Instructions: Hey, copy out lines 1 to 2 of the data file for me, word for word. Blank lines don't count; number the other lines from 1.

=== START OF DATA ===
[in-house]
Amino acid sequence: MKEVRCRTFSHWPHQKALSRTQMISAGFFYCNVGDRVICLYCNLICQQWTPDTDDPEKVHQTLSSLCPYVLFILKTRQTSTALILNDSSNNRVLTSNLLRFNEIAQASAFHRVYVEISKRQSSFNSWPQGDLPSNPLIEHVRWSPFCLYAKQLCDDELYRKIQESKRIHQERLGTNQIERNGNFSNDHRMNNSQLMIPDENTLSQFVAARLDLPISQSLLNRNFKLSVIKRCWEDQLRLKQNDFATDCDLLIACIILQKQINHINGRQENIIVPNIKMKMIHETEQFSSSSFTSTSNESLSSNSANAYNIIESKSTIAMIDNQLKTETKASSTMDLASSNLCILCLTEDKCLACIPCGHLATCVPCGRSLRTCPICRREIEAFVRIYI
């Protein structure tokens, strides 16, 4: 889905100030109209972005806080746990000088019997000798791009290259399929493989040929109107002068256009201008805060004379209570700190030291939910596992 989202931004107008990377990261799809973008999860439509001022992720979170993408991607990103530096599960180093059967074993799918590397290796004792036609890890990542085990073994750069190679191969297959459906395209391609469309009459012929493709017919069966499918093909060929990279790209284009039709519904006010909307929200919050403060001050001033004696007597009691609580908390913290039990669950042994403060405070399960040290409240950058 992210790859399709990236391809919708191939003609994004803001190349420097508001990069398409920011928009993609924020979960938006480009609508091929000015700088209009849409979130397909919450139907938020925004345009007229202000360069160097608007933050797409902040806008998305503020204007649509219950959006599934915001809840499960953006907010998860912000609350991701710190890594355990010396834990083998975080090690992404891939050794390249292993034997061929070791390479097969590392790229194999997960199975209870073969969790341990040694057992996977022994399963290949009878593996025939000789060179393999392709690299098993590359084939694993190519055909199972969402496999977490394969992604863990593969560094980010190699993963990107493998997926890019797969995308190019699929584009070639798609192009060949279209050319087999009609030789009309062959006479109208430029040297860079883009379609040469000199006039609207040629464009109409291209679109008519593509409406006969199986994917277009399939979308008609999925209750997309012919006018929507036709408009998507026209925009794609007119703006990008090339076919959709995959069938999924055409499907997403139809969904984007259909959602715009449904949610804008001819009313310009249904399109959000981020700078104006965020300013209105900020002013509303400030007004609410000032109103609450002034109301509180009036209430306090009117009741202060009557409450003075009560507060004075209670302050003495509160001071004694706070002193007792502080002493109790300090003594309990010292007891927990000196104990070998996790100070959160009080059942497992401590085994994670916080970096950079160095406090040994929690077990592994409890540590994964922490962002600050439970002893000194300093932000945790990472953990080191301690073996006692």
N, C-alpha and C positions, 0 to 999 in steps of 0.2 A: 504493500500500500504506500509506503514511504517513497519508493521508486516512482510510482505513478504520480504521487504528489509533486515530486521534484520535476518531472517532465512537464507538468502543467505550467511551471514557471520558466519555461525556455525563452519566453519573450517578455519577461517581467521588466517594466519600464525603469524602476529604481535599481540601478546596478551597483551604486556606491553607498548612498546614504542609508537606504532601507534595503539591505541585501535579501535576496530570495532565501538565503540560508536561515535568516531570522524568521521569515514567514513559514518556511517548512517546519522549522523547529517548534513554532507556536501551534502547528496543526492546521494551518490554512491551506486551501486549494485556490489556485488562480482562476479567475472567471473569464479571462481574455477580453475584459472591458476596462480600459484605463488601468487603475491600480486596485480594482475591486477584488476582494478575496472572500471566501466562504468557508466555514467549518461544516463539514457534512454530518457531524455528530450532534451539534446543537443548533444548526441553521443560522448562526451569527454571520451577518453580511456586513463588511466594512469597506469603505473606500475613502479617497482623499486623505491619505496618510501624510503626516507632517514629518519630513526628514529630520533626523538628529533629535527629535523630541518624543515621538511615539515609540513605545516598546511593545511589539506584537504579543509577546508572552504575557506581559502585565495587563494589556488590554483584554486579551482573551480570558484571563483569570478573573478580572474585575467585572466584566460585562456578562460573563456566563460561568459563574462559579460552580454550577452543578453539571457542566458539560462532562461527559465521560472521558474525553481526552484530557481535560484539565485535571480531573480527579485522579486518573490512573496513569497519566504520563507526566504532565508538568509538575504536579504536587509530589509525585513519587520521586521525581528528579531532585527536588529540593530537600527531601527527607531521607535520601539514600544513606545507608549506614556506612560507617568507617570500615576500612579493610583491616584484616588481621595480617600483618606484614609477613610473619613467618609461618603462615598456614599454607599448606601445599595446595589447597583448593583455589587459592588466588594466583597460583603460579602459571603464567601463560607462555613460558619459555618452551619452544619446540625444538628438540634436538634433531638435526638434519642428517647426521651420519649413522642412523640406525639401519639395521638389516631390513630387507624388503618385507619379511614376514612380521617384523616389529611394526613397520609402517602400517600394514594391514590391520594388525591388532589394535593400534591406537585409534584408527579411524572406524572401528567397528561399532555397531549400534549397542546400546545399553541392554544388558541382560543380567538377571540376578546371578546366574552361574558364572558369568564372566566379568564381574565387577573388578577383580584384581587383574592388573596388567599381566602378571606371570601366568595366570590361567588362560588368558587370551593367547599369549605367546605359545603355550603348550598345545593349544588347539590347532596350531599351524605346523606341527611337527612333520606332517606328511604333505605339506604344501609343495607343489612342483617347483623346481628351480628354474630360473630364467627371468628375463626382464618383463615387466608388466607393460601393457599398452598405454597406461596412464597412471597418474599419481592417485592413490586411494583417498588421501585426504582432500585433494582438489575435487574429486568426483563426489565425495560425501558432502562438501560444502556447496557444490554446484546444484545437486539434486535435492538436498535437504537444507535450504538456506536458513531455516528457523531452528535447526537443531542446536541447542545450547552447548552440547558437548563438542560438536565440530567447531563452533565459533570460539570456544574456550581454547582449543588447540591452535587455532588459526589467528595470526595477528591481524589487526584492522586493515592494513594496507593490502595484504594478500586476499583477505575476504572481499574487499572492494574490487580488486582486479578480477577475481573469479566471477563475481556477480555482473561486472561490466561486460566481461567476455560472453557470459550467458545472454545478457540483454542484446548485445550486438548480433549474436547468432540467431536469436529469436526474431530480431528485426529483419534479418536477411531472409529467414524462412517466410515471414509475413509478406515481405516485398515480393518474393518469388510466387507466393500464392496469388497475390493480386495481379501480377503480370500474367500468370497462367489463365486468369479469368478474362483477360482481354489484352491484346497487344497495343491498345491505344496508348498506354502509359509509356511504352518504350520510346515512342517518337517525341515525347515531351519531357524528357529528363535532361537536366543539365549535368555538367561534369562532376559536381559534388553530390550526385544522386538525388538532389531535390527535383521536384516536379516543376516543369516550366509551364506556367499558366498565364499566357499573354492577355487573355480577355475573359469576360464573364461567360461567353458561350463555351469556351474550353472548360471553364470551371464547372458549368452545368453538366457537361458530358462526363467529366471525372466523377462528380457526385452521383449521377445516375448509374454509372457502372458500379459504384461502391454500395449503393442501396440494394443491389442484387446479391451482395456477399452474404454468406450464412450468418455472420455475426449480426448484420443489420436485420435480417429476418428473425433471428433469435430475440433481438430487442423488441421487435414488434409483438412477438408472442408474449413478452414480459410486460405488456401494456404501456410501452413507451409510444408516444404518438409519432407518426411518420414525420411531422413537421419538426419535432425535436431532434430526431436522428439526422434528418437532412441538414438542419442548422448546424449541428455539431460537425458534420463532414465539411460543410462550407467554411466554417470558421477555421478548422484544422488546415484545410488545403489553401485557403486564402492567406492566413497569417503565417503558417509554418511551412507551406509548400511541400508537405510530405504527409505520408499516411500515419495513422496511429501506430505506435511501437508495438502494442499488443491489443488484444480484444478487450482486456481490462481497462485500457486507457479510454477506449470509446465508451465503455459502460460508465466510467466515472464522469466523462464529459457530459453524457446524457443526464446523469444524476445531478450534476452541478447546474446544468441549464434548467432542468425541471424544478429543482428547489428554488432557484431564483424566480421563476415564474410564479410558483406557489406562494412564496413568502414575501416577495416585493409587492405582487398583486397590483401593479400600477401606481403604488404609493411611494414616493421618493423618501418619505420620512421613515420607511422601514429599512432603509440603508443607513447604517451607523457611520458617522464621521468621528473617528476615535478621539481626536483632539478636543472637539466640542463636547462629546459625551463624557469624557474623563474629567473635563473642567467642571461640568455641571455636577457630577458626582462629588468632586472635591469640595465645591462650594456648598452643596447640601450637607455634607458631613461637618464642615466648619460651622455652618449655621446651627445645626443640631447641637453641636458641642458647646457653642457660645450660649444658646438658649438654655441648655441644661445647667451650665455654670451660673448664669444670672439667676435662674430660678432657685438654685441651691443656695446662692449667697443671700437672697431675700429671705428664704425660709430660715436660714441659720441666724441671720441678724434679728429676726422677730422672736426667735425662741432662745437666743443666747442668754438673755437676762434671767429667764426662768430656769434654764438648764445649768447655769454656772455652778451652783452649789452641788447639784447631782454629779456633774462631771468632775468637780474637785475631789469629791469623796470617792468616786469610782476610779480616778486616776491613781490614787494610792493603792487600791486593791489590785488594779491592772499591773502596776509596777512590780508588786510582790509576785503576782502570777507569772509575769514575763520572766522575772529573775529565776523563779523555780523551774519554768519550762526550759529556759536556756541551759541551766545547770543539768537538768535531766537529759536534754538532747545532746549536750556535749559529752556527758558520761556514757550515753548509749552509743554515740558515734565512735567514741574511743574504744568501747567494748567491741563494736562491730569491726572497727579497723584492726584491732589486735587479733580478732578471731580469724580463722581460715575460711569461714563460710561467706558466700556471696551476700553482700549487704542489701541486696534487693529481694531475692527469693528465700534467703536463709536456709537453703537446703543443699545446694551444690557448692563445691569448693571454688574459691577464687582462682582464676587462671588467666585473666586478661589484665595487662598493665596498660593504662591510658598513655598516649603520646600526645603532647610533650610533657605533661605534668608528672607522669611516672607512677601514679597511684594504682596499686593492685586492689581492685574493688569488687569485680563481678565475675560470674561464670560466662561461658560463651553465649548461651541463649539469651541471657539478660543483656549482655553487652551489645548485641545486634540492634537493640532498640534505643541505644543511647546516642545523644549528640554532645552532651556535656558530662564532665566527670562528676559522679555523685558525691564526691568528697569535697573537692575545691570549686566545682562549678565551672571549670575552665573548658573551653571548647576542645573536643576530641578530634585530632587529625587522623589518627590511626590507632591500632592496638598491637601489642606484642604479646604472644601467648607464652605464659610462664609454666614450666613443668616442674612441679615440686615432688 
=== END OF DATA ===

[in-house]
Amino acid sequence: MKEVRCRTFSHWPHQKALSRTQMISAGFFYCNVGDRVICLYCNLICQQWTPDTDDPEKVHQTLSSLCPYVLFILKTRQTSTALILNDSSNNRVLTSNLLRFNEIAQASAFHRVYVEISKRQSSFNSWPQGDLPSNPLIEHVRWSPFCLYAKQLCDDELYRKIQESKRIHQERLGTNQIERNGNFSNDHRMNNSQLMIPDENTLSQFVAARLDLPISQSLLNRNFKLSVIKRCWEDQLRLKQNDFATDCDLLIACIILQKQINHINGRQENIIVPNIKMKMIHETEQFSSSSFTSTSNESLSSNSANAYNIIESKSTIAMIDNQLKTETKASSTMDLASSNLCILCLTEDKCLACIPCGHLATCVPCGRSLRTCPICRREIEAFVRIYI